Inflammatory Bowel Disease (IBD) Treatment
What Is Inflammatory Bowel Disease?
Inflammatory bowel disease (IBD) is a term used to describe conditions that cause chronic inflammation of the gastrointestinal (GI) tract. The two main types of IBD are Crohn’s Disease and Ulcerative Colitis. Crohn’s Disease can affect any part of the digestive tract (from mouth to anus), and typically affects the small bowel and colon. Ulcerative Colitis affects the colon and rectum.
IBD often causes significant pain and discomfort and changes in bowel habits. Without treatment, it can lead to serious health complications and put patients at risk for malnutrition and colon cancer.
The Northwest Gastroenterology Clinic team is dedicated to treating IBD and helping patients.
Inflammatory Bowel Disease: Causes
The exact mechanism behind the development of IBD is currently unknown. However, current studies have revealed that genetics and environmental factors and the immune system response may play a large role in leading to Crohn’s Disease or Ulcerative Colitis.
Certain people are at a higher risk of developing IBD, particularly those who:
- Have a family history of inflammatory bowel disease
- Are of Ashkenazi Jewish descent
- Take nonsteroidal anti-inflammatory drugs (NSAIDs) or antibiotics
- Consume a diet high in fat or refined foods
Inflammatory Bowel Disease: Symptoms
The symptoms of IBD vary depending on which type of IBD diagnosis a patient has. Symptoms may become severe during flare-ups and resolve when the disease is in remission.
The following are common inflammatory bowel disease symptoms:
- Abdominal cramps
- Abdominal pain
- Urgent bowel movements
- Joint discomfort and/or pain
- Chronic fatigue
- Eye irritation
- Rectal bleeding
- Weight loss
Inflammatory bowel disease is typically confirmed by pathology (tissue biopsy), although imaging studies and blood tests may help clinicians reach the diagnosis.
Endoscopic procedures allow gastroenterologists to identify areas of concern within the digestive tract using a flexible viewing probe with a camera that is inserted through the anus. Samples of tissue (biopsy) are taken for evaluation.
Your Northwest Gastroenterology physician may recommend one or more of the following exams:
- Colonoscopy: Examines entire colon and sometimes part of the small intestine (the terminal ileum)
- Sigmoidoscopy: Examines your rectum and sigmoid—the last portion of the large intestine
- Upper Endoscopy: Examines the esophagus, stomach, and the first part of the small intestine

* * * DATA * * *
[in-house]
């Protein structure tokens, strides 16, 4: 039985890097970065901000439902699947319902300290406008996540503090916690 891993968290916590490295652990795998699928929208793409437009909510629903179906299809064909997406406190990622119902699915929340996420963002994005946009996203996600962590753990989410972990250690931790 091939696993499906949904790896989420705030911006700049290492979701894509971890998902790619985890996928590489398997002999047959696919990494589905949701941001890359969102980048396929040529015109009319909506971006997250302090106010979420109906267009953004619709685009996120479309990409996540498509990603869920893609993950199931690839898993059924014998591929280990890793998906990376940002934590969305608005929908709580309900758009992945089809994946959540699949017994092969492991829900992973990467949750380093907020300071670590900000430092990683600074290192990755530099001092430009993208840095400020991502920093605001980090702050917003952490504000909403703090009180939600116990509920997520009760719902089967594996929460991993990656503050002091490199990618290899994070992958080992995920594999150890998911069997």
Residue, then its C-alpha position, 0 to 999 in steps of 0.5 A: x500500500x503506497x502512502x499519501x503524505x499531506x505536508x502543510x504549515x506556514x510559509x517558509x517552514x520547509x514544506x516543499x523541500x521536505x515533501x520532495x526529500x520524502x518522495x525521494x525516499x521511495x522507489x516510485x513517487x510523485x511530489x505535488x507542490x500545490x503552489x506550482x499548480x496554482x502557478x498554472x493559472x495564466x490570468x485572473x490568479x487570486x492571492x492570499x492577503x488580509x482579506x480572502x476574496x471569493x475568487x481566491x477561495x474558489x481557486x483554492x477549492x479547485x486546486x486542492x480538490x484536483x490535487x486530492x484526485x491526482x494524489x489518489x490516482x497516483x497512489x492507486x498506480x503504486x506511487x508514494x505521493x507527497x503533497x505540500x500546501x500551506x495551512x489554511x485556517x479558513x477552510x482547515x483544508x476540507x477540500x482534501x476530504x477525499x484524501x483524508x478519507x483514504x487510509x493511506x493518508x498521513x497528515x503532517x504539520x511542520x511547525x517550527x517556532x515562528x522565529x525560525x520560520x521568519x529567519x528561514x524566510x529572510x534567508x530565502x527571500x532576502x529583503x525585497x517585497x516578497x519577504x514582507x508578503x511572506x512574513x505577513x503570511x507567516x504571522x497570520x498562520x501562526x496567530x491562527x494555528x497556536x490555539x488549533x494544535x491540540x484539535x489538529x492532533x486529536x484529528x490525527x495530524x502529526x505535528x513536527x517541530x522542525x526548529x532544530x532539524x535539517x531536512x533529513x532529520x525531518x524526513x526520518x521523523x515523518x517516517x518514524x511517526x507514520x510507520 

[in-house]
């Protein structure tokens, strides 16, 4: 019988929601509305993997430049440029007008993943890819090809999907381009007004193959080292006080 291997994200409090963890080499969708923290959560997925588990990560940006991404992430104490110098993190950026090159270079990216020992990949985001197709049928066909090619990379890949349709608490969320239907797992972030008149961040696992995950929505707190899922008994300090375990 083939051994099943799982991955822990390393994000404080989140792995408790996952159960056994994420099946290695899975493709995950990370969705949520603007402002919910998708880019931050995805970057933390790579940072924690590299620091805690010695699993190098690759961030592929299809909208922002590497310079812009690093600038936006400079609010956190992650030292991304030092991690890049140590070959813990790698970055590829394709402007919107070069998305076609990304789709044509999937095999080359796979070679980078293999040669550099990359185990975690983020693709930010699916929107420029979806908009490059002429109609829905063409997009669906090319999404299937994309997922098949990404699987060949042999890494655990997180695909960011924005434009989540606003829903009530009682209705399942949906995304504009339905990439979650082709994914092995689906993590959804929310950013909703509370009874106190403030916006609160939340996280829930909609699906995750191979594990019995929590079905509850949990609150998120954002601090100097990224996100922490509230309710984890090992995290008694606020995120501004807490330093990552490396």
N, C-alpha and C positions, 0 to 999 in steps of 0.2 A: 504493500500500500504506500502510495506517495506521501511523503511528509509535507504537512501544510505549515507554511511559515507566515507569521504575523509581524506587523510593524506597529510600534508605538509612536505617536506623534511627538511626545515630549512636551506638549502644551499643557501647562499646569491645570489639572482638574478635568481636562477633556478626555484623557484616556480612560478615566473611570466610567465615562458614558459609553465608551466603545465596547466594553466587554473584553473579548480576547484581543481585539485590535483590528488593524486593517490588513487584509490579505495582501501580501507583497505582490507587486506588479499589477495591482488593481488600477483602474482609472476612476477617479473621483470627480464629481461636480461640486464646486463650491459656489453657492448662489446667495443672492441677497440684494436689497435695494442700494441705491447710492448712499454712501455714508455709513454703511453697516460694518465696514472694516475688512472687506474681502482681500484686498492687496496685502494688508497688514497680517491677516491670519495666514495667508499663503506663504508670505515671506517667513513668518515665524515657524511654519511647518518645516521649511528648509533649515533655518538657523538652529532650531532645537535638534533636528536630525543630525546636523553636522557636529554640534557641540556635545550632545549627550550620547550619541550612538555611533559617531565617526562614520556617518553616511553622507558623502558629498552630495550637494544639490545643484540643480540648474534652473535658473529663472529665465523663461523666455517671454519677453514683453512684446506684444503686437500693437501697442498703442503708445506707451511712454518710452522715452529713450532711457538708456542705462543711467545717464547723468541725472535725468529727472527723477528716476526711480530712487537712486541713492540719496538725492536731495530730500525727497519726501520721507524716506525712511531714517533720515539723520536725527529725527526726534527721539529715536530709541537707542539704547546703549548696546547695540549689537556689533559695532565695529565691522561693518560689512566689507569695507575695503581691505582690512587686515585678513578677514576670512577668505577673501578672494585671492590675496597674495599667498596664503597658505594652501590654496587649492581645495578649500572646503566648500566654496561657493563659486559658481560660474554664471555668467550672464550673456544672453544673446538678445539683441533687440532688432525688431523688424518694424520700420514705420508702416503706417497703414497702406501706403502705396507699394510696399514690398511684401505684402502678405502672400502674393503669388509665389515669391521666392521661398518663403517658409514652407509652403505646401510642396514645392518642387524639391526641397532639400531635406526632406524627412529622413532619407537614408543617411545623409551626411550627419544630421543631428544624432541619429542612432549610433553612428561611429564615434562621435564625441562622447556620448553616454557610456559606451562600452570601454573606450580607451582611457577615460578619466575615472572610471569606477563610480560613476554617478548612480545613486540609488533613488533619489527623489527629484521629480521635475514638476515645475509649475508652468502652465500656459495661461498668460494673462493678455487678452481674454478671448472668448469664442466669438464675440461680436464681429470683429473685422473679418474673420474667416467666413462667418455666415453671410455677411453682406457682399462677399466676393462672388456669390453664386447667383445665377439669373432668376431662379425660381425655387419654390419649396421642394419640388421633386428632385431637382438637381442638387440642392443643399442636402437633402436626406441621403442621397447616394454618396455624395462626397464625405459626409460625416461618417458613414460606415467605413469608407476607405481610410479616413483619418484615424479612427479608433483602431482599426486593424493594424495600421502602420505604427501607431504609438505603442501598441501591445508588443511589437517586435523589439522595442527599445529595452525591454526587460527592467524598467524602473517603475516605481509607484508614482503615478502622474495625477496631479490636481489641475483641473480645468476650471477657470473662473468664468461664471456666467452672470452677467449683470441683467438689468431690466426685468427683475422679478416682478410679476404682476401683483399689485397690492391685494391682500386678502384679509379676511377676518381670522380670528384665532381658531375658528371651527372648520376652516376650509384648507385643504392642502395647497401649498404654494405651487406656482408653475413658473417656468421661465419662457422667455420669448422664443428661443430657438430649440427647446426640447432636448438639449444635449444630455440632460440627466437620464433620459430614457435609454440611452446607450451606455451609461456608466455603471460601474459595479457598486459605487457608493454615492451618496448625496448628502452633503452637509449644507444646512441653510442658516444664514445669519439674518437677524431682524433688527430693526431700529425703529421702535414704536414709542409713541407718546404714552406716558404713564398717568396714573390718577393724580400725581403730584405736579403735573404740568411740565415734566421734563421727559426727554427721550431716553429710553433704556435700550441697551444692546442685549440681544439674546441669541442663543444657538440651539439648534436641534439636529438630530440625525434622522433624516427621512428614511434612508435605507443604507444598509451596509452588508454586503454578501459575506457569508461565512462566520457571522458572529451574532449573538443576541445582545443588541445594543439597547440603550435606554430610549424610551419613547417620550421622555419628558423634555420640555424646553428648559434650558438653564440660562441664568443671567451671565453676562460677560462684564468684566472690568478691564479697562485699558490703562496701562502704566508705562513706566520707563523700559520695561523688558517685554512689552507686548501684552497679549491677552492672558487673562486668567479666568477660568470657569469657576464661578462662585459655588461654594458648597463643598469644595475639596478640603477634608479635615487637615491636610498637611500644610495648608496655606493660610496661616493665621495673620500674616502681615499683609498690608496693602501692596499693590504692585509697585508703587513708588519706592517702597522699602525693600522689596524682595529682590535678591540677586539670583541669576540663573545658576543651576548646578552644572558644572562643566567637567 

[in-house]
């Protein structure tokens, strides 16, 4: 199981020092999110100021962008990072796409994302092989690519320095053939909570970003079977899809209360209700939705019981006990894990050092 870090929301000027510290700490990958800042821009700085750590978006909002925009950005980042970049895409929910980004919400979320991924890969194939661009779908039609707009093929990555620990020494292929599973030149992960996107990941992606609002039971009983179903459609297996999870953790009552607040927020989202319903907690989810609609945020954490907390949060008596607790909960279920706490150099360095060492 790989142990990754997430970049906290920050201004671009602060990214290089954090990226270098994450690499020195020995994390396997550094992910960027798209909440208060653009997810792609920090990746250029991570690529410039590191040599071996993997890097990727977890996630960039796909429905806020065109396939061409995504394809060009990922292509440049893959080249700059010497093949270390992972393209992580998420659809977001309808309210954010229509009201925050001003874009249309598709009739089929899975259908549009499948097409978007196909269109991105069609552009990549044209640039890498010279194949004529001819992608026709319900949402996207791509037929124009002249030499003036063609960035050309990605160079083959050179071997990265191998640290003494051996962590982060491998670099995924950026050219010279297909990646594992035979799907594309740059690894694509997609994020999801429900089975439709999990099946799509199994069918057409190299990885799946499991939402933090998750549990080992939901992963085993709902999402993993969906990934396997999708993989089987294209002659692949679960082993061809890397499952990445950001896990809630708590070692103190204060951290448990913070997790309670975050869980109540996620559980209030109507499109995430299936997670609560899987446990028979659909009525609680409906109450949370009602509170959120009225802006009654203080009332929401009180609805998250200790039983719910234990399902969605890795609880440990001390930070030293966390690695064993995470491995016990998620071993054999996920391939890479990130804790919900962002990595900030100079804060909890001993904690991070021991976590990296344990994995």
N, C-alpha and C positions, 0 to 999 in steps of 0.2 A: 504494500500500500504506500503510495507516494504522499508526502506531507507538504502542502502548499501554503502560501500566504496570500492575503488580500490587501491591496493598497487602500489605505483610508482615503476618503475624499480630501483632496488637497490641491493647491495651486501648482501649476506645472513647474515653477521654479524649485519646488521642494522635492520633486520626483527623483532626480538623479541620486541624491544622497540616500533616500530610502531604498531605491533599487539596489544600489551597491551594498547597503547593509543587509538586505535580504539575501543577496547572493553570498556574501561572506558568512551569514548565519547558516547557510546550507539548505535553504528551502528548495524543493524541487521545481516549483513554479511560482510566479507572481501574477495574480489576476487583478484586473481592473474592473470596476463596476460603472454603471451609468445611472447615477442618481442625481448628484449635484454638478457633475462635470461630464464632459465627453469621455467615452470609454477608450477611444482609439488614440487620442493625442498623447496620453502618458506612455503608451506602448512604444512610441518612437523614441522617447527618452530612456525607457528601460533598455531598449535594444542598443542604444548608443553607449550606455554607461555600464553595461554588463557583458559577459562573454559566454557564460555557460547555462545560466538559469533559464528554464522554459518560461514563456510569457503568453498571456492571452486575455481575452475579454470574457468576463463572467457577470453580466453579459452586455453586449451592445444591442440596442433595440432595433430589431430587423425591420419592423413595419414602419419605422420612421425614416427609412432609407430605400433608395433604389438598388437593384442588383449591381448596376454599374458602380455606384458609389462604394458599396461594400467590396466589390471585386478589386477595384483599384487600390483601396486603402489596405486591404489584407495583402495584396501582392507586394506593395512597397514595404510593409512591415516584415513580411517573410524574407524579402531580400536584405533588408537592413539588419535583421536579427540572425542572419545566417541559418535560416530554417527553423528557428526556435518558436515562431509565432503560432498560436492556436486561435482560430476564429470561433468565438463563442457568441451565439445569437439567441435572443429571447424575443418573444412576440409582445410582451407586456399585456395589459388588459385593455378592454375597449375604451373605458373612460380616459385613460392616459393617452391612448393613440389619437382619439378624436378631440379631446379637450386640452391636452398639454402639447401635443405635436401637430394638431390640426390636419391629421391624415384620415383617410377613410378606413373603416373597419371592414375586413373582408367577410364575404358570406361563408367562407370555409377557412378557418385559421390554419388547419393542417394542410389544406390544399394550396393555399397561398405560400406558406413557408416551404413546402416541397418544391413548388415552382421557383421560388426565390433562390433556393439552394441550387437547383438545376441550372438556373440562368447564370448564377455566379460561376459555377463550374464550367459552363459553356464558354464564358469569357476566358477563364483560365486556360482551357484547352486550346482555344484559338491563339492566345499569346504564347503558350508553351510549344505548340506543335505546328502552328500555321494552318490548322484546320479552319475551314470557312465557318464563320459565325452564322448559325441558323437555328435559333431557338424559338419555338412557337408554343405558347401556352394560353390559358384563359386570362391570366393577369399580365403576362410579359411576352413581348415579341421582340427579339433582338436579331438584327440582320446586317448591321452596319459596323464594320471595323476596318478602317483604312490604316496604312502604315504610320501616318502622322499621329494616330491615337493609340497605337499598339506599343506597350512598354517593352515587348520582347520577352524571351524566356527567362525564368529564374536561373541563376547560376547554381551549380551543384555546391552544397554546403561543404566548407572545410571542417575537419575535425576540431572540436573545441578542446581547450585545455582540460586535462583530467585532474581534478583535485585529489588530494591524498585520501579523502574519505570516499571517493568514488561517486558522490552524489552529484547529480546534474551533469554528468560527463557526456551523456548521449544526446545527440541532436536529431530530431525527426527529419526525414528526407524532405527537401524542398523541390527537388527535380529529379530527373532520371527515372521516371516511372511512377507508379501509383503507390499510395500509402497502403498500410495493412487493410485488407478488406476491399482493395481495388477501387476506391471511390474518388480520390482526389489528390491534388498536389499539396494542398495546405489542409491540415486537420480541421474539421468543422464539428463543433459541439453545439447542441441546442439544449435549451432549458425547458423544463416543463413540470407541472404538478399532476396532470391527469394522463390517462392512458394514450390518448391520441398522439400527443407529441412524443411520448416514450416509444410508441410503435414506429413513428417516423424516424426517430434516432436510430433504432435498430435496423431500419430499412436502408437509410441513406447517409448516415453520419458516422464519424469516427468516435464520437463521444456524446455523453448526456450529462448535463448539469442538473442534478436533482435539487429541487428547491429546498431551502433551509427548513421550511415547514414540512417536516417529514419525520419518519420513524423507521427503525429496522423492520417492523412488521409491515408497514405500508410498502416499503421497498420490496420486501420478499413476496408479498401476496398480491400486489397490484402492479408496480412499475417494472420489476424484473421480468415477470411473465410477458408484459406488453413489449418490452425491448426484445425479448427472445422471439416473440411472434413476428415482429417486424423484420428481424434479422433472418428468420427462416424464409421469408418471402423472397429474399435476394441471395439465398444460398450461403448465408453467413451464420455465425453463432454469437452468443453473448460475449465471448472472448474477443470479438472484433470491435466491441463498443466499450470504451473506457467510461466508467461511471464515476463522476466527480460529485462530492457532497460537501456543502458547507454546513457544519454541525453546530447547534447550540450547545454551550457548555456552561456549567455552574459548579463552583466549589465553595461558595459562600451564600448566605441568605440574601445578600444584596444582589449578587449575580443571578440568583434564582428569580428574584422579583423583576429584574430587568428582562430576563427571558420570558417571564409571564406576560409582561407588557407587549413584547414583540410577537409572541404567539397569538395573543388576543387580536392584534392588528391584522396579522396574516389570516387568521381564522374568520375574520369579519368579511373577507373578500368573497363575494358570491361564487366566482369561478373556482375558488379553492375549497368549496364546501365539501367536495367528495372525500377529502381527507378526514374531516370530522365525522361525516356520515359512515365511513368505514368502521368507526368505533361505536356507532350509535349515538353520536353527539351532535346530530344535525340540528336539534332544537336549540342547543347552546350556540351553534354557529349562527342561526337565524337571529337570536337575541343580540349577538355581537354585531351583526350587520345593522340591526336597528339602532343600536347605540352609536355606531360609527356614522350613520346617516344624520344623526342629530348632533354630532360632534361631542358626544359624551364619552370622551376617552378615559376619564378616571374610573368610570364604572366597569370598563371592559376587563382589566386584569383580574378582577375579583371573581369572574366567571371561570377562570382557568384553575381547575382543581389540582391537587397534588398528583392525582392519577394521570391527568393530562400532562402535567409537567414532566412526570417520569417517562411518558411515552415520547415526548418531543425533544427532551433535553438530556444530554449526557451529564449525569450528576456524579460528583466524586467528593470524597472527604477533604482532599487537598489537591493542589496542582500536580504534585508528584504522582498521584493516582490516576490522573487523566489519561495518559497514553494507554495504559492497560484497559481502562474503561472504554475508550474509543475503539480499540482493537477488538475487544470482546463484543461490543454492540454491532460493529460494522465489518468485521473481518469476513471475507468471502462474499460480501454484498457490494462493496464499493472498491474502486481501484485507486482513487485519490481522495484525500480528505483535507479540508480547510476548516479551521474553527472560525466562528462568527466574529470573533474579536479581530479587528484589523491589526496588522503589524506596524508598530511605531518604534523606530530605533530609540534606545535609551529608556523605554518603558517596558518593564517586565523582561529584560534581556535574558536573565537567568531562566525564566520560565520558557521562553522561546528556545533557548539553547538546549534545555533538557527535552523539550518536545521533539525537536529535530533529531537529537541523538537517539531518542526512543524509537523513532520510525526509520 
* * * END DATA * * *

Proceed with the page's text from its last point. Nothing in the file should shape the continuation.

Imaging studies (CT scan or MRI) may help in identifying complications related to IBD like fistulas and bowel obstructions.
Inflammatory Bowel Disease: Treatment Options
Goals of treatment for IBD include reducing intestinal inflammation and reaching mucosal healing and clinical remission. Some medications (like corticosteroids) induce remission only, other medications maintain remission, and some medications aim to do both. Treatment options also depend on whether a patient’s disease is classified as mild, moderate, or severe. In moderate and severe IBD, immunosuppressive agents may be required to attain clinical remission.
Diet may be another critical component to helping IBD symptoms. These strategies may help:
- Eating small, frequent meals
- Increase water intake
- Limiting dairy products
- Consuming low-fat and low-fiber foods
Iron, calcium and vitamin D supplements may be recommended in the setting of nutritional deficiency.
Gastroenterologists also work closely with colorectal surgeons in the management of IBD. In some cases, operations may be required to manage IBD or its complications (fistulizing disease or intestinal strictures). Typical operations performed by surgeons in the management of IBD may include resection of disease portions of the gut, or removal of the entire colon and rectum.
Inflammatory Bowel Disease: Complications
Left untreated, Crohn’s disease and ulcerative colitis may lead to severe complications that impact overall health. Complications of IBD include:
- Blood clots
- Bowel obstruction
- Skin, eye and joint inflammation
- Anal fissure— a small tear in bowel tissue
- Fistulas—an abnormal connection between the bowel and another organ
- Colon cancer
If you are experiencing signs and symptoms of IBD, contact the Northwest Gastroenterology Clinic in Portland, Oregon to discuss your treatment options with an IBD specialist. Call (503) 229-7137 or contact us online.